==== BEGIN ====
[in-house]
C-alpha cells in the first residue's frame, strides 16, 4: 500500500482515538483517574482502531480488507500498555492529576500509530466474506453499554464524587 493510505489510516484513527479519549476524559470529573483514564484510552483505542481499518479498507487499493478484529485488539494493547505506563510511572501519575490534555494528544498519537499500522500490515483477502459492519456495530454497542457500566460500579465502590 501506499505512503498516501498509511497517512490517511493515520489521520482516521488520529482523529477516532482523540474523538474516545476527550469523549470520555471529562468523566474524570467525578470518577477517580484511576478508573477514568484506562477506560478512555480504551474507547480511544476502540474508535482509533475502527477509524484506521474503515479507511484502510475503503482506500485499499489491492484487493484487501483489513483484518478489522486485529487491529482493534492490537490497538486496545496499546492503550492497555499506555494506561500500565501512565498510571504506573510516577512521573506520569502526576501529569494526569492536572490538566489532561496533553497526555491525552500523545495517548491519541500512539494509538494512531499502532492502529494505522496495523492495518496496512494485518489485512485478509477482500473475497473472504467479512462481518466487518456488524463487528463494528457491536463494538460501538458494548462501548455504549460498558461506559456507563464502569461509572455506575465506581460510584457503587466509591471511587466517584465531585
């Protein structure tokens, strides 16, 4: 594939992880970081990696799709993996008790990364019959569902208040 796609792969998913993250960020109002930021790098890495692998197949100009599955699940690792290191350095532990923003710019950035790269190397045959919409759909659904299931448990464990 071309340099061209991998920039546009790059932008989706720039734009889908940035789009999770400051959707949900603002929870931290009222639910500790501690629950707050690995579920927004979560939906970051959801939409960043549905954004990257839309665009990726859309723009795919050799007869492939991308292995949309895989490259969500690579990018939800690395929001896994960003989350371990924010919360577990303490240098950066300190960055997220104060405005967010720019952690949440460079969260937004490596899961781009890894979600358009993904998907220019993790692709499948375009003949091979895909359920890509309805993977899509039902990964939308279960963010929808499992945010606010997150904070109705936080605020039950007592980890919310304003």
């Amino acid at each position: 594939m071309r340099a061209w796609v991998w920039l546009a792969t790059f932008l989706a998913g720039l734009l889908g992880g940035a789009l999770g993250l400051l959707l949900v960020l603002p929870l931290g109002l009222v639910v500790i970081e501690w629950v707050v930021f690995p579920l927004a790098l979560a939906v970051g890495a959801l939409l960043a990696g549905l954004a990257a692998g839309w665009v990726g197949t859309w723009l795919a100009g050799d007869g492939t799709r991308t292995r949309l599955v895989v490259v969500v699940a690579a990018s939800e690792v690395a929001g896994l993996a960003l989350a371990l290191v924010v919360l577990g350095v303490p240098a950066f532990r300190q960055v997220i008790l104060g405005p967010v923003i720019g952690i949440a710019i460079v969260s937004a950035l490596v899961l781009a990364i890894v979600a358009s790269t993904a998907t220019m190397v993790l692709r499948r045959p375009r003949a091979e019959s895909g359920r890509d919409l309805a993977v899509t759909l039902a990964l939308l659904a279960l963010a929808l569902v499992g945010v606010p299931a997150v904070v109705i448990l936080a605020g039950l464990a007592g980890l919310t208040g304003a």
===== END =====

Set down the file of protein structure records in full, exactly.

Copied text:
[in-house]
C-alpha cells in the first residue's frame, strides 16, 4: 500500500482515538483517574482502531480488507500498555492529576500509530466474506453499554464524587 493510505489510516484513527479519549476524559470529573483514564484510552483505542481499518479498507487499493478484529485488539494493547505506563510511572501519575490534555494528544498519537499500522500490515483477502459492519456495530454497542457500566460500579465502590 501506499505512503498516501498509511497517512490517511493515520489521520482516521488520529482523529477516532482523540474523538474516545476527550469523549470520555471529562468523566474524570467525578470518577477517580484511576478508573477514568484506562477506560478512555480504551474507547480511544476502540474508535482509533475502527477509524484506521474503515479507511484502510475503503482506500485499499489491492484487493484487501483489513483484518478489522486485529487491529482493534492490537490497538486496545496499546492503550492497555499506555494506561500500565501512565498510571504506573510516577512521573506520569502526576501529569494526569492536572490538566489532561496533553497526555491525552500523545495517548491519541500512539494509538494512531499502532492502529494505522496495523492495518496496512494485518489485512485478509477482500473475497473472504467479512462481518466487518456488524463487528463494528457491536463494538460501538458494548462501548455504549460498558461506559456507563464502569461509572455506575465506581460510584457503587466509591471511587466517584465531585
């Protein structure tokens, strides 16, 4: 594939992880970081990696799709993996008790990364019959569902208040 796609792969998913993250960020109002930021790098890495692998197949100009599955699940690792290191350095532990923003710019950035790269190397045959919409759909659904299931448990464990 071309340099061209991998920039546009790059932008989706720039734009889908940035789009999770400051959707949900603002929870931290009222639910500790501690629950707050690995579920927004979560939906970051959801939409960043549905954004990257839309665009990726859309723009795919050799007869492939991308292995949309895989490259969500690579990018939800690395929001896994960003989350371990924010919360577990303490240098950066300190960055997220104060405005967010720019952690949440460079969260937004490596899961781009890894979600358009993904998907220019993790692709499948375009003949091979895909359920890509309805993977899509039902990964939308279960963010929808499992945010606010997150904070109705936080605020039950007592980890919310304003």
């Amino acid at each position: 594939m071309r340099a061209w796609v991998w920039l546009a792969t790059f932008l989706a998913g720039l734009l889908g992880g940035a789009l999770g993250l400051l959707l949900v960020l603002p929870l931290g109002l009222v639910v500790i970081e501690w629950v707050v930021f690995p579920l927004a790098l979560a939906v970051g890495a959801l939409l960043a990696g549905l954004a990257a692998g839309w665009v990726g197949t859309w723009l795919a100009g050799d007869g492939t799709r991308t292995r949309l599955v895989v490259v969500v699940a690579a990018s939800e690792v690395a929001g896994l993996a960003l989350a371990l290191v924010v919360l577990g350095v303490p240098a950066f532990r300190q960055v997220i008790l104060g405005p967010v923003i720019g952690i949440a710019i460079v969260s937004a950035l490596v899961l781009a990364i890894v979600a358009s790269t993904a998907t220019m190397v993790l692709r499948r045959p375009r003949a091979e019959s895909g359920r890509d919409l309805a993977v899509t759909l039902a990964l939308l659904a279960l963010a929808l569902v499992g945010v606010p299931a997150v904070v109705i448990l936080a605020g039950l464990a007592g980890l919310t208040g304003a």